Tortoise feet, on the other hand, resemble elephant feet more; they have clawed toes and bent legs that enable them to walk on land. Tortoises need something a little more robust to help them along because they can survive in a variety of environments as opposed to turtles who are restricted in their choice of habitat. Their feet may have claws that help them dig their burrows, but swimming would not be a good use for them.


Because of the shape of its shell and overall weight, tortoises are kept on land. In order to move through water with ease, turtles have a thin, flat, and streamlined shell.

A tortoise, in contrast, has a thick, dome-shaped shell with bony exterior plates called scutes. New scutes develop from beneath the older ones as the tortoise grows.

Scutes do come off in thin layers in tortoises, though. As a result, as they age, their shells become heavier and grow higher. As a result, larger species of tortoise appear bulky when fully grown.

This weight contributes in part to the slowness of turtles. For this reason, a large Galapagos tortoise will always move more slowly than, say, a small Egyptian tortoise.

Even just moving around on land can be challenging for these reptiles due to their bulky shells. A heavy tortoise would be much more likely to sink and drown than to stay afloat if it attempted to swim.


The environments in which turtles and tortoises live are very different. As a result, each creature made the best possible adaptation to fit its environment. The impressive characteristics that allow tortoises to thrive in their habitats would be lost if they were able to swim.

The desert tortoise is an arid-area resident dry-land reptile, according to the University of Arizona. Water is in short supply, and it lives almost its entire life in sand and dirt. As a result, it has created a strong digestive system that extracts as much water as it can from its food.

Its skin and scales are well adapted to ward off too much sun exposure and withstand the dry, sweltering temperatures. Its feet are well suited for moving over uneven ground and breaking through hard soil.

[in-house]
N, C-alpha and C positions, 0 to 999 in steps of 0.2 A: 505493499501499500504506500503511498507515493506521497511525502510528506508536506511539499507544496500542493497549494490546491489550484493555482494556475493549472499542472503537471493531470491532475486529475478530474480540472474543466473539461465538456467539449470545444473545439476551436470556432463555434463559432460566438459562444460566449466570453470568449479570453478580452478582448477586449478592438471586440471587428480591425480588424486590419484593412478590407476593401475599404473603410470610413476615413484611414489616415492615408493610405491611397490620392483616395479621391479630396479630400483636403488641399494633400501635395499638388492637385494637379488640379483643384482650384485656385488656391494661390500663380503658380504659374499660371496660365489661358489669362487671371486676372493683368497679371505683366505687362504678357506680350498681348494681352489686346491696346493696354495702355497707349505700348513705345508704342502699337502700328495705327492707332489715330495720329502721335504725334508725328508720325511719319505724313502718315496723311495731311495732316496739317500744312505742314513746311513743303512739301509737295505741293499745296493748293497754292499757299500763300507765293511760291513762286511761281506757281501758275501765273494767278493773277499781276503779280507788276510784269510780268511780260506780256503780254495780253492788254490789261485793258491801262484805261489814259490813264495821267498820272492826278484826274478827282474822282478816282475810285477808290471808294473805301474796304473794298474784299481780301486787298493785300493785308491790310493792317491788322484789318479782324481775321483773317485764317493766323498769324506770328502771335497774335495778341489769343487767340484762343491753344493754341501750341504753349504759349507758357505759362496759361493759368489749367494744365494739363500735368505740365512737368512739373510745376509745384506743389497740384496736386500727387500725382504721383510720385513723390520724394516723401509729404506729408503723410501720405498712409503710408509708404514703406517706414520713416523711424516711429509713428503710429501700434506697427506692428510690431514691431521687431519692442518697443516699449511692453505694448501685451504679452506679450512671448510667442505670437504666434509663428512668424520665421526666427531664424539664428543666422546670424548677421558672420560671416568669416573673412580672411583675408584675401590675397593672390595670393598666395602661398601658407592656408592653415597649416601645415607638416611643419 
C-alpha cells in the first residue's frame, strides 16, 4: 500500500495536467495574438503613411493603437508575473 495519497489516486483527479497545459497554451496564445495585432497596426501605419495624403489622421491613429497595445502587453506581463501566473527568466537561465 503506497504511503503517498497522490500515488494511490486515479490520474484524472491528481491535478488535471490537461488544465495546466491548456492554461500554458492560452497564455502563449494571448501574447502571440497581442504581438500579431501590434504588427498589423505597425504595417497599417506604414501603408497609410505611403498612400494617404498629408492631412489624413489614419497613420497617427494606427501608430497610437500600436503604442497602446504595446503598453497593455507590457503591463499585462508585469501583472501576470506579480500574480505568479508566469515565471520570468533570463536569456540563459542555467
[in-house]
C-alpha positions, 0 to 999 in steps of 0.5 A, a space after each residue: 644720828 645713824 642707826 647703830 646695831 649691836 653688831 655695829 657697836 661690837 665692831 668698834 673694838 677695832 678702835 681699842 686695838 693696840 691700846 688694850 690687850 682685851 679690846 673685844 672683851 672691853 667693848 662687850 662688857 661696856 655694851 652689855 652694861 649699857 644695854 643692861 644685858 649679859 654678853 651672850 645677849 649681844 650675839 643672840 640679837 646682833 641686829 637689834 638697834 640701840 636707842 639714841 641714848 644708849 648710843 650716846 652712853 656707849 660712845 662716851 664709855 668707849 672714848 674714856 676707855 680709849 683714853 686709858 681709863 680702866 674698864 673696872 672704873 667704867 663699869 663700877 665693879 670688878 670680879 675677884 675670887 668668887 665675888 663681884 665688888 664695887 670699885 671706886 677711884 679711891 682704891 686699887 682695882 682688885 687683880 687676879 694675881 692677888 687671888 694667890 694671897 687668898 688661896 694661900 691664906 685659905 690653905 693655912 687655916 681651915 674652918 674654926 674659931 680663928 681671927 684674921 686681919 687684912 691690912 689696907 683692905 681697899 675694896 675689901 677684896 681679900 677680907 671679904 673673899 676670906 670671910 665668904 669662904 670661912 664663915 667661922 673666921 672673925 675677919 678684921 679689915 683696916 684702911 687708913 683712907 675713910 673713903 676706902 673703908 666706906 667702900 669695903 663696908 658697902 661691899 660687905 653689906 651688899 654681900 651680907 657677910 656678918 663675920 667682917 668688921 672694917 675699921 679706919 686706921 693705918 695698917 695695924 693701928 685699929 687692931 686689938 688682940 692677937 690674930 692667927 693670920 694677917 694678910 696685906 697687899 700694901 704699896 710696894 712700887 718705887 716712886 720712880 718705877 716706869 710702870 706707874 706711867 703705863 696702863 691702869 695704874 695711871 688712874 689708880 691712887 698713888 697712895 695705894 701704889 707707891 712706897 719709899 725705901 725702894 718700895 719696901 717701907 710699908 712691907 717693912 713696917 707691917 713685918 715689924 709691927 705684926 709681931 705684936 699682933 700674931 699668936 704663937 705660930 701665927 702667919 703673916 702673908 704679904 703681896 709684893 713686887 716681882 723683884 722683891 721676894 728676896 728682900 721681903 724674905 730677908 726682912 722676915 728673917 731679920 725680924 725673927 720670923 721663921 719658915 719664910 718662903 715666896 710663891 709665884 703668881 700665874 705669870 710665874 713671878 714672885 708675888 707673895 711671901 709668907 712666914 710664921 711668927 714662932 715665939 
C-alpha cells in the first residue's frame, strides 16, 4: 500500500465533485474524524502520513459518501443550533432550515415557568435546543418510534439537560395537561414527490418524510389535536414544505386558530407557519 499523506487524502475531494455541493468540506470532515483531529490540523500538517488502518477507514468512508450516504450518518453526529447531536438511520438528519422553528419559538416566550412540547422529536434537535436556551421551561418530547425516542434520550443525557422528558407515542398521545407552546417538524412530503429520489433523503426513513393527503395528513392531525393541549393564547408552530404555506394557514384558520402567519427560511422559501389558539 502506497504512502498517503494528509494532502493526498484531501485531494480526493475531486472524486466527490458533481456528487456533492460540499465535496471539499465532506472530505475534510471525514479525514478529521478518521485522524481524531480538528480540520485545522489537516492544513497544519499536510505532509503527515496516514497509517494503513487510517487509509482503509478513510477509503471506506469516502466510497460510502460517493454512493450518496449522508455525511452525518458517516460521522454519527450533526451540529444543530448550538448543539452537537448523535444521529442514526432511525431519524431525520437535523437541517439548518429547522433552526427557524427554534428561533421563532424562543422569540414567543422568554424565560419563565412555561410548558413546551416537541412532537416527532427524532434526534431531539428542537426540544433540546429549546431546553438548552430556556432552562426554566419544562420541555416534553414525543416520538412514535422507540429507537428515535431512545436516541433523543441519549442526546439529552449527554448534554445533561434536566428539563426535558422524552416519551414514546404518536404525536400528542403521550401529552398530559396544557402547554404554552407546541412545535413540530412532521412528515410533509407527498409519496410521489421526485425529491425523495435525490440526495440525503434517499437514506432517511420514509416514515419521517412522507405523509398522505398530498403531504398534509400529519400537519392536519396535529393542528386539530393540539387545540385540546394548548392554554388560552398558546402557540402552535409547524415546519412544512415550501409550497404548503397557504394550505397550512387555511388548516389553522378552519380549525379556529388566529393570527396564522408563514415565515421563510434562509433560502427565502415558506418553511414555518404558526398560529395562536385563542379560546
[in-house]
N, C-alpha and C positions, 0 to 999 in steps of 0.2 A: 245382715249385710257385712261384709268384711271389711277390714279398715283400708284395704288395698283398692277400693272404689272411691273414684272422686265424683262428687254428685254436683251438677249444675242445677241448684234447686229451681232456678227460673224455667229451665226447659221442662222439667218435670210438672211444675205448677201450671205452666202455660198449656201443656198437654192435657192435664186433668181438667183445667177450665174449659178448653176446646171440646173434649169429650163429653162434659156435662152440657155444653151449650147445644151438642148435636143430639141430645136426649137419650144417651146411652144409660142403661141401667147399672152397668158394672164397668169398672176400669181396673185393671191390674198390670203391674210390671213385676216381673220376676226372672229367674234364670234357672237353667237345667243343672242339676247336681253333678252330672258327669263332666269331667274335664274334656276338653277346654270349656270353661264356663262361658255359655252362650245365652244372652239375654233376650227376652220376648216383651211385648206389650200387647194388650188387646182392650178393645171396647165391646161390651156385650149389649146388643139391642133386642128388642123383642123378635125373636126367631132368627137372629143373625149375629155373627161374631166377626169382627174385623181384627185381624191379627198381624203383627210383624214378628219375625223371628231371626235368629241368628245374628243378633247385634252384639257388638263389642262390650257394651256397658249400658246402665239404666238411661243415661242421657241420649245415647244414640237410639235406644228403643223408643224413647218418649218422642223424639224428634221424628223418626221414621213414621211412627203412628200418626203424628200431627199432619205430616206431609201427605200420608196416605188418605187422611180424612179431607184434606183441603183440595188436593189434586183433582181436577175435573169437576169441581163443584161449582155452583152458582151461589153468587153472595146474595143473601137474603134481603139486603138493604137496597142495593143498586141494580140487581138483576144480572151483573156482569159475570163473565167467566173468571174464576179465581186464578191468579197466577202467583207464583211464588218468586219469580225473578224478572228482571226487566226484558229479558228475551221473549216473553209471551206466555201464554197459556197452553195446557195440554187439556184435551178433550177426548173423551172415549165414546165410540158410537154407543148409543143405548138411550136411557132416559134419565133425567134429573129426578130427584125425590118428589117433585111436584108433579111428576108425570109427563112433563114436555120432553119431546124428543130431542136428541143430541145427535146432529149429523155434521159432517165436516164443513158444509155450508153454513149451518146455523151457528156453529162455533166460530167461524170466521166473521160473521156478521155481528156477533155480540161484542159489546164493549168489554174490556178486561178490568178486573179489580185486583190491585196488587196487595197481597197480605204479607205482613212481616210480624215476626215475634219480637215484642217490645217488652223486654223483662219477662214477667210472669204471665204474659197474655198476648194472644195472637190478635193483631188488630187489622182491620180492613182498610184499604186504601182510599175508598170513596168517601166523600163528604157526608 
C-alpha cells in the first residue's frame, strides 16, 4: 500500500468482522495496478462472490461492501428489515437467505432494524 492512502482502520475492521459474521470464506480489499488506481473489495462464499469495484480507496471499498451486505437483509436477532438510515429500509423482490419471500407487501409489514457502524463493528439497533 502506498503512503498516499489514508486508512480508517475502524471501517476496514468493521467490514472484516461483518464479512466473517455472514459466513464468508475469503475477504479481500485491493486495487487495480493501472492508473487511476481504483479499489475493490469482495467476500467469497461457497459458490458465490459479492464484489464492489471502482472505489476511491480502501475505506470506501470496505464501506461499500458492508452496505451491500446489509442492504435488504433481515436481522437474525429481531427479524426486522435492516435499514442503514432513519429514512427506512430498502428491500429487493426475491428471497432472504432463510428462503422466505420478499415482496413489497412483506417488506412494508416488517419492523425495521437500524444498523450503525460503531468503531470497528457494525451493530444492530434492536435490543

Because they don’t need to be, none of these characteristics are particularly suited to swimming or living in water. Therefore, the desert tortoise is unable to swim. It hardly ever has the opportunity to.

Turtles are adapted to aquatic environments because they spend almost their entire lives there. They are hydrodynamic due to their webbed feet and shells, as well as their ability to hold their breath for long periods of time.

Tortoises have changed over time to fit their surroundings. Even those who live in more humid, swampy climates don’t swim because they still stay on land.

Are Tortoises Waterproof?

There are conflicting reports regarding whether or not turtles can float, so we don’t want to encourage anyone to go out and try to find out on their own! It is claimed that it depends on a number of variables, including the species, age, and size of the tortoise.

In our opinion, it’s better to play it safe and keep your tortoise out of deep water because the risk isn’t worth it. It will probably stress your tortoise out and put them in serious danger of drowning, regardless of whether they can float or not.

Can Young Turtles Swim?

Neither domesticated nor wild baby tortoises can swim. Despite this, they are still found close to bodies of water like their adult counterparts.

That’s because, like all animals, they require water to drink and bathe. They would probably drown and pass away if you accidentally dropped them in water or if you threw them into it.

A tortoise can hold its breath for a long time, as was previously mentioned. However, young tortoises have small lungs because they aren’t very large.

Due to its light weight, it would have a higher chance of floating, but it would also have a higher chance of perishing when it submerged. Even more so than an adult, a lack of strength would prevent it from paddling to shore.


We hope that answers all of your questions about whether or not turtles can swim. To sum up, turtles and tortoises are two different species of animals that have evolved to live in various habitats. As opposed to tortoises, which are land animals and cannot swim, turtles can swim incredibly well despite living in the ocean.

Despite this, it doesn’t mean that your pet tortoise won’t occasionally enjoy soaking in their water bowl or that you can’t give them a quick bath.

Just keep in mind to never endanger your tortoise and abide by our recommendations for a contented and secure tortoise! Does your tortoise enjoy taking baths? Please tell us in the comments!

Just keep in mind to never endanger your tortoise and abide by our recommendations for a contented and secure tortoise! Does your tortoise enjoy taking baths? Please tell us in the comments!